Answering The Call — And Quickly

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YORKTOWN, Va. — Members calling into 1st Advantage FCU here used to wait an average of five minutes on hold until an agent picked up the call. At least 10% of them would give up.

Now, members get quick access to the right call center agent-or can simply request a call-back-thanks to new features in "cloud-based" contact center software.

"We're running more efficiently because of skill-based call routing and our call-back feature," said Diane Davenport, contact center manager at the $500-million CU.

Fewer agents are needed to field calls, saving $60,000 to $90,000 per year in salaries since the CU launched automated call distribution (ACD) and interactive voice response (IVR) software four years ago from inContact, said Davenport. 1st Advantage now keeps 12 call center agents on staff, instead of up to 16, she said.

inContact is a Salt Lake City-based provider of call center solutions that are hosted from central servers over the Internet.

Member wait-time has dropped to an average of 2.4 minutes in 2010, down from five minutes in 2006, and the abandon rate is now 4%, down from 10% in 2006.

Skill-based call routing automatically routes members to the agent or representative at one of 11 branches who has the knowledge needed to respond to the call, whether it be a loan problem or a VISA card question. General account inquiries are instantly directed to a third-party call center or to IVR.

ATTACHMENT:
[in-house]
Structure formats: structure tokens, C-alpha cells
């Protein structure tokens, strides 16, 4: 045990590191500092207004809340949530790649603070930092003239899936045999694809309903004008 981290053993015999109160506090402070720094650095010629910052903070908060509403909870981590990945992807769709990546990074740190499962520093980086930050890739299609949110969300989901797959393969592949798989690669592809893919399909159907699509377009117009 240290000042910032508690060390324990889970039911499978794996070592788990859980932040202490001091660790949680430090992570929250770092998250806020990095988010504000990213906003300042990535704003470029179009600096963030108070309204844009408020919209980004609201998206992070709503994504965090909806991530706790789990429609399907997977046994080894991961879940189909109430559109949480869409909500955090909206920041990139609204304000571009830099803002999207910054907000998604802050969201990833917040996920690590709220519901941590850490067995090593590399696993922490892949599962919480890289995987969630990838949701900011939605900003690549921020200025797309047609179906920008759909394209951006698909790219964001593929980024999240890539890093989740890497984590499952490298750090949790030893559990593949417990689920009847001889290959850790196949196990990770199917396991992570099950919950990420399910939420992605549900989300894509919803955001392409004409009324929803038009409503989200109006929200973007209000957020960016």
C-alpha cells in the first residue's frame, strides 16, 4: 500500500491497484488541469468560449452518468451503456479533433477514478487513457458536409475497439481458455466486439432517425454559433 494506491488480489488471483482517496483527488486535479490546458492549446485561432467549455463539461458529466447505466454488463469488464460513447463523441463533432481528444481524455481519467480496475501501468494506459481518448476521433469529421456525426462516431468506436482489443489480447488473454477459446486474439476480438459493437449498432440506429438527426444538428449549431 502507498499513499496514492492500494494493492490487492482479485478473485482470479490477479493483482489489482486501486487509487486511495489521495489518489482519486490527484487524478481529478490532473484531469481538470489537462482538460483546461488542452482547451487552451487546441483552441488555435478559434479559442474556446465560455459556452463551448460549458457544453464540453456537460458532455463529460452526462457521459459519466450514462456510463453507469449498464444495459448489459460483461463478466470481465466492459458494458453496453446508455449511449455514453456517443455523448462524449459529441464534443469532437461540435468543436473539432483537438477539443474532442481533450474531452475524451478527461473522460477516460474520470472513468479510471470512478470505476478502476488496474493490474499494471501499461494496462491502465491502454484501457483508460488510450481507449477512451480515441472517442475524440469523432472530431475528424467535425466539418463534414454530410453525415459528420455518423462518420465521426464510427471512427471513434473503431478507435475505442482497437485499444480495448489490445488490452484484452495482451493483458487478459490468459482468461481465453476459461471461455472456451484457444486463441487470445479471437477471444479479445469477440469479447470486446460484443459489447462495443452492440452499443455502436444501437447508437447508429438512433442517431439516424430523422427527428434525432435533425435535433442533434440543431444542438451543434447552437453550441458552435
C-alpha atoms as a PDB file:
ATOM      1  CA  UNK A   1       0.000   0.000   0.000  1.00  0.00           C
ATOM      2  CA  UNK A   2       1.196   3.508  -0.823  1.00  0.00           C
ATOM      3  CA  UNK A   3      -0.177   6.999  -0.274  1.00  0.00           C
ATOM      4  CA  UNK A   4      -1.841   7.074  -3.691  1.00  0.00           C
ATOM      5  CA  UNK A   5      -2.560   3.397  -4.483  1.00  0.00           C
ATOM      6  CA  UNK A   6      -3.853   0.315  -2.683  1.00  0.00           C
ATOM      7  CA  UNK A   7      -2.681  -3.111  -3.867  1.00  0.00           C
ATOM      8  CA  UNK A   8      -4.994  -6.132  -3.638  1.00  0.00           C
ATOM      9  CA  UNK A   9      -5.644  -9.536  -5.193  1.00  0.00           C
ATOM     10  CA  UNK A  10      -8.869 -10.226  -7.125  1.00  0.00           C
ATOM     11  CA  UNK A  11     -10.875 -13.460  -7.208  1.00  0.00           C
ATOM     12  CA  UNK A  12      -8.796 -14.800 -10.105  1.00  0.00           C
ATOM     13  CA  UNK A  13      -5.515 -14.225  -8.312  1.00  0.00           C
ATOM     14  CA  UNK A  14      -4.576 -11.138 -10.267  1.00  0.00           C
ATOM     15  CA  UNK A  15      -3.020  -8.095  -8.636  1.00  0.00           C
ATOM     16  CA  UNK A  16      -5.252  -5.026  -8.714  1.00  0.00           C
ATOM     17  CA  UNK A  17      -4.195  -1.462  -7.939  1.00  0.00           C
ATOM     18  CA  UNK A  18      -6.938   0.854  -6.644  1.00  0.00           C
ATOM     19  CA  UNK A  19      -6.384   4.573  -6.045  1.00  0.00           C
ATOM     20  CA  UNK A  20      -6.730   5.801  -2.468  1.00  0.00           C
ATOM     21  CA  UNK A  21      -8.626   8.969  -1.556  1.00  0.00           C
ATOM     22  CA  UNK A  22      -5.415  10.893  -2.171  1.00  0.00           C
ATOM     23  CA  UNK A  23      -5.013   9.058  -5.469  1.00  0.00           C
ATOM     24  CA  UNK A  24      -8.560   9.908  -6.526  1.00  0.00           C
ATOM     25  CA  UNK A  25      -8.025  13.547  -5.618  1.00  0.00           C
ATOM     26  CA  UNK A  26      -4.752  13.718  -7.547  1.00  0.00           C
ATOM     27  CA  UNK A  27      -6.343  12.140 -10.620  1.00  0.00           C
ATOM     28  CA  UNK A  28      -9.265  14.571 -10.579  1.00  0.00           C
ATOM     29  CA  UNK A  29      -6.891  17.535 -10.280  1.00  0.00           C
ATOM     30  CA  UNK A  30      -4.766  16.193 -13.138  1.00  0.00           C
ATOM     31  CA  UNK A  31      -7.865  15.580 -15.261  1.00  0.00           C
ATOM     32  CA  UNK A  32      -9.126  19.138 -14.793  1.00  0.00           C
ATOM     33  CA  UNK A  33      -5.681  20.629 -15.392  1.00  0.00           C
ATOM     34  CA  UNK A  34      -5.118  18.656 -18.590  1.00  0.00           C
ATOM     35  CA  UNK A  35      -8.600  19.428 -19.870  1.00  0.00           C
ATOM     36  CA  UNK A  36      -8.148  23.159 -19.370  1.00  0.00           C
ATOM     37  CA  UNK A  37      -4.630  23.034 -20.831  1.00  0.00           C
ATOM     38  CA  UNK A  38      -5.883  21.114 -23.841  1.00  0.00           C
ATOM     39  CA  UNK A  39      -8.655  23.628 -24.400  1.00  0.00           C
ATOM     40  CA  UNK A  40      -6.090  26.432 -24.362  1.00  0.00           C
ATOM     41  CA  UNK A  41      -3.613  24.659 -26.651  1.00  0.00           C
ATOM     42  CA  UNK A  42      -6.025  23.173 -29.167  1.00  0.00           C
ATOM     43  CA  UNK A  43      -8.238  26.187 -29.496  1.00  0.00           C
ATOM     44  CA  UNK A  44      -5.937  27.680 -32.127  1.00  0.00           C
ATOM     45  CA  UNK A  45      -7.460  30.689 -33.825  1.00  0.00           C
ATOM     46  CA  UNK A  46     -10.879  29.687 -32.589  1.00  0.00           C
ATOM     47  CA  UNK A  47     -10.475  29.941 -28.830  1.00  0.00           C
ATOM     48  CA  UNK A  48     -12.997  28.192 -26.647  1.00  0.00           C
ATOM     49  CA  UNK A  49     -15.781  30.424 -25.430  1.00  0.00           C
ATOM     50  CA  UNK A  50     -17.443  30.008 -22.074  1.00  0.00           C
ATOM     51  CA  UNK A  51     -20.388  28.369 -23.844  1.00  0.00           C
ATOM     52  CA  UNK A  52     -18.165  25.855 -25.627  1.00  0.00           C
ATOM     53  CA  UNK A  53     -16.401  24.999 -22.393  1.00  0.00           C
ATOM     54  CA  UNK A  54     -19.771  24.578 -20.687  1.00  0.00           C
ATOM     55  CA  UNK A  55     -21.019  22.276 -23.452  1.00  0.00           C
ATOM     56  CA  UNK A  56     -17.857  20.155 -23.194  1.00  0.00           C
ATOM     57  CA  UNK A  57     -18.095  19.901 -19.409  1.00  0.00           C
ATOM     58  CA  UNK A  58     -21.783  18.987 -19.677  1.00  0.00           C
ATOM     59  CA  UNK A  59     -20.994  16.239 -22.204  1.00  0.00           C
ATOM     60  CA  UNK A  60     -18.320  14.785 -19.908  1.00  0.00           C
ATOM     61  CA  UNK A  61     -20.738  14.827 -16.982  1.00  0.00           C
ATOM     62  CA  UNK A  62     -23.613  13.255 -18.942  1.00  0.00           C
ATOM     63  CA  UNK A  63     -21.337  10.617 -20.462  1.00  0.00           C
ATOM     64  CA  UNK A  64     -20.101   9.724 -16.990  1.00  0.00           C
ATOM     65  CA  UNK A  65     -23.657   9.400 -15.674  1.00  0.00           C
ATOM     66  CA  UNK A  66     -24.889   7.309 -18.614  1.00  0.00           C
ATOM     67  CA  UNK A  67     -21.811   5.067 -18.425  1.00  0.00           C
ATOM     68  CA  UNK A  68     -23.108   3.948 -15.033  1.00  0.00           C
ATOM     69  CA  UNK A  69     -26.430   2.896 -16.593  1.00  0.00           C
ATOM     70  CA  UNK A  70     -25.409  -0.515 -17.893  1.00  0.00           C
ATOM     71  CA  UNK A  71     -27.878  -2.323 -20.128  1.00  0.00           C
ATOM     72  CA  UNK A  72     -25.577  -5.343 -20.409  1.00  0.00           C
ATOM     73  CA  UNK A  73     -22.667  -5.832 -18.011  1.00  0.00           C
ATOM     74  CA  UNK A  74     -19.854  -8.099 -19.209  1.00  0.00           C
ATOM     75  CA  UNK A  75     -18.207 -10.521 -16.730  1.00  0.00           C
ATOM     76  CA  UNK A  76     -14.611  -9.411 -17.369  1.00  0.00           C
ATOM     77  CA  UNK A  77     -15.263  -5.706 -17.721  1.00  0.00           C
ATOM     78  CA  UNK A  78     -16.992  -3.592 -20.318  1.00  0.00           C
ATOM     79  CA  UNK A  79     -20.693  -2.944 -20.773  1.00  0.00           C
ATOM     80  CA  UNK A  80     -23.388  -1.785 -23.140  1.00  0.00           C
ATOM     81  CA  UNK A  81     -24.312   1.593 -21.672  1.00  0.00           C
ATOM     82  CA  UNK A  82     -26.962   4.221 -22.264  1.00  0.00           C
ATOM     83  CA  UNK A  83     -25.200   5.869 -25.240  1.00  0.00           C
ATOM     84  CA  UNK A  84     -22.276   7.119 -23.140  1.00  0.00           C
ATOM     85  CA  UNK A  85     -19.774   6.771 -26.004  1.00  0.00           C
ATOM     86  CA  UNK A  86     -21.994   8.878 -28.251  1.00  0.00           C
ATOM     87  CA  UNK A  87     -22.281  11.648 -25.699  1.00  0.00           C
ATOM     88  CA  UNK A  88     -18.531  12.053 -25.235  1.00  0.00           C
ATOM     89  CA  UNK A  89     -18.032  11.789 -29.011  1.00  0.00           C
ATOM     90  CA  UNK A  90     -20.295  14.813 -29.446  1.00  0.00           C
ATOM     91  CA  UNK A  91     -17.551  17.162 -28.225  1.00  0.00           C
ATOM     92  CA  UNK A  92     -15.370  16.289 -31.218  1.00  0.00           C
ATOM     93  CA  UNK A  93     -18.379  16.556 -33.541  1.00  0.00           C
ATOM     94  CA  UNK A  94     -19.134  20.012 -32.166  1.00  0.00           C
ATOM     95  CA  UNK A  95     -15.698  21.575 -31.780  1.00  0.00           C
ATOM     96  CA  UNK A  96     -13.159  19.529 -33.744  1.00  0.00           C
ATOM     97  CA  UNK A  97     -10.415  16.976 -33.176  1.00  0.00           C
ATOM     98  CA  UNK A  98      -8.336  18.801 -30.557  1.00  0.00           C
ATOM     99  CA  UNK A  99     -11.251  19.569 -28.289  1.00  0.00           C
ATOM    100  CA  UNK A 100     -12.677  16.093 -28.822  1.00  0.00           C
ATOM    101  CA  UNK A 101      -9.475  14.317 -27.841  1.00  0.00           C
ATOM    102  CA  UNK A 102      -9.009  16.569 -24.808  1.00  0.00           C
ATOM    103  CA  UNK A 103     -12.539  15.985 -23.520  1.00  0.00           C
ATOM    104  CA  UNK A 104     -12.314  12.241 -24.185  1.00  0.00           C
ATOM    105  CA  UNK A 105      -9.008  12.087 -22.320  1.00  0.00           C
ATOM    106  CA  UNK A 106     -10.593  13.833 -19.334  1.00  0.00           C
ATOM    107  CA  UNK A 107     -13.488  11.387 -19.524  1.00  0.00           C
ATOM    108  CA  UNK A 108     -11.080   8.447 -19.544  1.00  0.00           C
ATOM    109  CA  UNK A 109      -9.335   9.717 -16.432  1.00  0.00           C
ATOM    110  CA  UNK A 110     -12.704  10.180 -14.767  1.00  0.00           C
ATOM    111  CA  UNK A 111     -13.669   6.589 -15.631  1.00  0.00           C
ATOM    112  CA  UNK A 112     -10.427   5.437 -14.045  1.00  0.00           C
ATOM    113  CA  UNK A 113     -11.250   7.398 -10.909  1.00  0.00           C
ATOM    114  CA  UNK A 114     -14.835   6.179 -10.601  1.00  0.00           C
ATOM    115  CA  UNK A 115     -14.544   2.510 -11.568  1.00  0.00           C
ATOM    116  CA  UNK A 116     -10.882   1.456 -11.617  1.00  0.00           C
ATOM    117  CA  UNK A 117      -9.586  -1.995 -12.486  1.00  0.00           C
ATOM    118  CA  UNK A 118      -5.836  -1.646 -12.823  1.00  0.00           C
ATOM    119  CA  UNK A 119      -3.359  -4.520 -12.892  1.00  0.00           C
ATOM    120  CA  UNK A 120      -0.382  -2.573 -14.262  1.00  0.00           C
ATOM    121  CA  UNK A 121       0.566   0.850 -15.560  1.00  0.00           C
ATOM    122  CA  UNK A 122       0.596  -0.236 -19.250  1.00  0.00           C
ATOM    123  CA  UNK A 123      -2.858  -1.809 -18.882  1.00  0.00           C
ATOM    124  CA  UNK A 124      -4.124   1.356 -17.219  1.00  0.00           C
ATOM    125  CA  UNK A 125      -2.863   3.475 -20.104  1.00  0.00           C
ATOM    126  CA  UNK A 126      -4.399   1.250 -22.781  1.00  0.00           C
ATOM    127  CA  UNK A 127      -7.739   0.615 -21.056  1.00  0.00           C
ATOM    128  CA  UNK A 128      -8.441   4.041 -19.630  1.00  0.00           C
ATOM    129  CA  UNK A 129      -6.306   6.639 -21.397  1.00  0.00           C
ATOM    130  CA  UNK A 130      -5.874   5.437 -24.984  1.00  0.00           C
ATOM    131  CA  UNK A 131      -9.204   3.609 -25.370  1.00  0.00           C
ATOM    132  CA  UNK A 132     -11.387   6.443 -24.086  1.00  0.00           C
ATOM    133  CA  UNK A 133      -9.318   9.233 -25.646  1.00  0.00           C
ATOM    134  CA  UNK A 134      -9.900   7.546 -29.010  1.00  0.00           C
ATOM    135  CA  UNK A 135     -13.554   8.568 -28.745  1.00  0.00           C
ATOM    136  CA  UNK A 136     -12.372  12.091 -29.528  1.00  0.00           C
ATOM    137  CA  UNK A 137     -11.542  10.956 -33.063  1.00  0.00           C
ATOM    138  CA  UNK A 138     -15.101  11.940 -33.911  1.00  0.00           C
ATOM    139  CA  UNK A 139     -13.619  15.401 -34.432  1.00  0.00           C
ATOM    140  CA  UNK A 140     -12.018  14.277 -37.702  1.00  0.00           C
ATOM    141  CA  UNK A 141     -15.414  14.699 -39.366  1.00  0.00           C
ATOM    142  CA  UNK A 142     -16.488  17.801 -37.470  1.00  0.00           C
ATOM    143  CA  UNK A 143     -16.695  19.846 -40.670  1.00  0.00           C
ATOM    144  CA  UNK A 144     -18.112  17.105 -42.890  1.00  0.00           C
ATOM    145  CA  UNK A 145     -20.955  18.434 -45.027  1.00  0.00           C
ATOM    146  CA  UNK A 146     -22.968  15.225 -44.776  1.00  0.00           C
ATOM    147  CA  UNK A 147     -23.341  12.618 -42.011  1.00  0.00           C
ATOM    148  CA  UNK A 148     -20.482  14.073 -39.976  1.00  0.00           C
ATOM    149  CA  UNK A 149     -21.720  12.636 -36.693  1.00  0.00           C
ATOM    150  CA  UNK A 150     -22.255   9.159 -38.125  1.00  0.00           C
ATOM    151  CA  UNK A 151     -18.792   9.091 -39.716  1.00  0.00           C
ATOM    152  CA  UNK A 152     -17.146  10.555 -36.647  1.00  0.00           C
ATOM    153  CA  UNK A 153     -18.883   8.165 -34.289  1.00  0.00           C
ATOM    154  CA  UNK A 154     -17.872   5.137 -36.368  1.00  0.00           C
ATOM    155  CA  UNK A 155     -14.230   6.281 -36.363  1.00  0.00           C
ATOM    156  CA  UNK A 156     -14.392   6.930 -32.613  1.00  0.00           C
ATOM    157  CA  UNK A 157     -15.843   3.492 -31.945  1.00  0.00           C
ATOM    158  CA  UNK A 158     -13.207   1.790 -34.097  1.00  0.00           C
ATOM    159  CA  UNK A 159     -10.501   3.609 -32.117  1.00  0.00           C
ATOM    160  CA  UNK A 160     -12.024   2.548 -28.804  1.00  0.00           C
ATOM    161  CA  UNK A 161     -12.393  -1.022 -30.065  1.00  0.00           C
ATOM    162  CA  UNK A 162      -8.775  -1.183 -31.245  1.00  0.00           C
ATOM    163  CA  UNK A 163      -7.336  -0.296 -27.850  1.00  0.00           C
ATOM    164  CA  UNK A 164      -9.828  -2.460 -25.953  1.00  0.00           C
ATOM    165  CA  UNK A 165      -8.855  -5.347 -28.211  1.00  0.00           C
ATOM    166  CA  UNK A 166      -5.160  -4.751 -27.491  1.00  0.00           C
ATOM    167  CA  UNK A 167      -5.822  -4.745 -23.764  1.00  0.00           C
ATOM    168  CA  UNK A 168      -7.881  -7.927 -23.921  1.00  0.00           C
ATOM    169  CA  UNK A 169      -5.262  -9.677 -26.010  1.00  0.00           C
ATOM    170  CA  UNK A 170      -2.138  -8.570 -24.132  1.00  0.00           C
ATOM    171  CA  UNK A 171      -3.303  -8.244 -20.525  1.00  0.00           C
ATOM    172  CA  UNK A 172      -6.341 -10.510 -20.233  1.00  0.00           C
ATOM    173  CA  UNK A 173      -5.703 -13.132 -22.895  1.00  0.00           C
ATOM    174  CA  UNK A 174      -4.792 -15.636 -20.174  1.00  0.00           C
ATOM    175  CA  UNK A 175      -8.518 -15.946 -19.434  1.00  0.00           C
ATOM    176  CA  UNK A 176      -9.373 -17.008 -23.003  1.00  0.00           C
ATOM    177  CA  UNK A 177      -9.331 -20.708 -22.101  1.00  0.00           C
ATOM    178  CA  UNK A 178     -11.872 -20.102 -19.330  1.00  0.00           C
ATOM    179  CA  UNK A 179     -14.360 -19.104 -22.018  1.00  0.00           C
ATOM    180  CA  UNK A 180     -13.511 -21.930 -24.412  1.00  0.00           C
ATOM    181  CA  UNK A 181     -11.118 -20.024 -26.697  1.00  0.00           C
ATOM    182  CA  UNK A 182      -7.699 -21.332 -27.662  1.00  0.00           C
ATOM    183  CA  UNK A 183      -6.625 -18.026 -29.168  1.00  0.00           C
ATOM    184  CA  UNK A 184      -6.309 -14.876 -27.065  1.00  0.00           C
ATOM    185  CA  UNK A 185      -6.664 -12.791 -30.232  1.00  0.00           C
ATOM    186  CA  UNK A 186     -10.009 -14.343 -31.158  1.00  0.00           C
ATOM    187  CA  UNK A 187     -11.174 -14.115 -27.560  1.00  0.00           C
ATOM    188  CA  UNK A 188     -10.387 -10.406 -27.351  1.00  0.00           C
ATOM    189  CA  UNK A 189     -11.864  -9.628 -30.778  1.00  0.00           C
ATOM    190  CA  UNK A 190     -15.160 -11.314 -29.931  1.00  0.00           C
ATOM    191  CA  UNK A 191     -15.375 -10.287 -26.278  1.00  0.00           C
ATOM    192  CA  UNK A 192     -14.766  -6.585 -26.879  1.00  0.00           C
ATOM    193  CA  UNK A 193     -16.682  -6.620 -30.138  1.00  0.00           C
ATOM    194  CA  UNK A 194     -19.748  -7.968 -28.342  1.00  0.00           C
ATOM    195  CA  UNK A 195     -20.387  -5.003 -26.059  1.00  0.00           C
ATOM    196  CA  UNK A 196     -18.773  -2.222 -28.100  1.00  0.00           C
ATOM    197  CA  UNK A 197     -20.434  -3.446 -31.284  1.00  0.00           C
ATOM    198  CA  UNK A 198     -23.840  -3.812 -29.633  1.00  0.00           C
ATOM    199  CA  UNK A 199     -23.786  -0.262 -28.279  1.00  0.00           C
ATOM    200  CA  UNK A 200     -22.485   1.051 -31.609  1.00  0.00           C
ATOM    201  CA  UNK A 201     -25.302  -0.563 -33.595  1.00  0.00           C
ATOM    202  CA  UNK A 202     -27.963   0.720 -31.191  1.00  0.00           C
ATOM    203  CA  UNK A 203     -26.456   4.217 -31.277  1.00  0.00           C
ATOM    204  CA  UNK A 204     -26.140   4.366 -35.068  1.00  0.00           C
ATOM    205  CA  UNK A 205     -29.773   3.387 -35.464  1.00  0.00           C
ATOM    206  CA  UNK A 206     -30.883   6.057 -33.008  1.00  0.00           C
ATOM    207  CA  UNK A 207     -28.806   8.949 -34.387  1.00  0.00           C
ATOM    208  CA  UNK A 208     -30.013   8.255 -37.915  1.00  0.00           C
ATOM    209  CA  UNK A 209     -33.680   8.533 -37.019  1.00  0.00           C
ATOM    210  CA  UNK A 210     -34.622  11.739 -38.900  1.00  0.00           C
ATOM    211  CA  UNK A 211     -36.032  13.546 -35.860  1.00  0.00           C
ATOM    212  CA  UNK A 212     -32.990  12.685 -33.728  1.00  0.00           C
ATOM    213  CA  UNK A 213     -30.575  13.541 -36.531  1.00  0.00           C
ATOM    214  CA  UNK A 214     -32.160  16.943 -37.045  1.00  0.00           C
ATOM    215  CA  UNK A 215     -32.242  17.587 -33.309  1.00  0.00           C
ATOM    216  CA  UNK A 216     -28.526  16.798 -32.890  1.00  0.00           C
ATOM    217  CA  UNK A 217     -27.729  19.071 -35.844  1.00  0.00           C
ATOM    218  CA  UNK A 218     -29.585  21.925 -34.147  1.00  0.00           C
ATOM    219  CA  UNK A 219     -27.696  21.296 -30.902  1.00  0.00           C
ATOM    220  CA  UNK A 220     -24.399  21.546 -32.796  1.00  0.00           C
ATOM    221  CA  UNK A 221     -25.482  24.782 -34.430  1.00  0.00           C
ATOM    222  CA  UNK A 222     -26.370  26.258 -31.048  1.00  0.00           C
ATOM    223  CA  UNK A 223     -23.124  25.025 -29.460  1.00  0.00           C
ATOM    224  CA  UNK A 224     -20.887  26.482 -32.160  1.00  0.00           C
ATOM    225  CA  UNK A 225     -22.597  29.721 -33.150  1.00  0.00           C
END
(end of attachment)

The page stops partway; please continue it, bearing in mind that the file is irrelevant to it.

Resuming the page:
Of course, all callers initially use IVR to indicate whether they are interested in talking about loans, VISA or account information or want to dial a direct extension.

The previous call center software didn't allow 1st Advantage to assign calls according to an agent's skills, continued Davenport. "Agents had to be assigned to two separate queues-the loan call queue or the account information queue-or run back and forth between them."

Davenport said she can monitor spikes in call volume in real-time and then respond by immediately shifting the call-routing rules so that the highest-priority calls are addressed more quickly. The outbound message can also be changed on-the-fly to update members on general news, which often results in fewer members waiting on the line.

Some 30% of callers choose the call-back feature instead of waiting in queue, Davenport said. "I get fewer complaints from members about waiting when they are given the call-back option, because it makes them feel like they more control over the call."

Members are presented with the call-back option when call volumes and wait-time hit a predetermined level-which ideally would be less than one minute. inContact bookmarks the member's place in the queue, and when the bookmark reaches the front of the queue, the system automatically dials the call-back number.

InContact fielded nearly 30,000 calls in January, typically a slow month for the call center, said Davenport. About 15,000 of those calls were answered by the call center, while 4,500 were directed to the third-party service. The remainder was handled by IVR.

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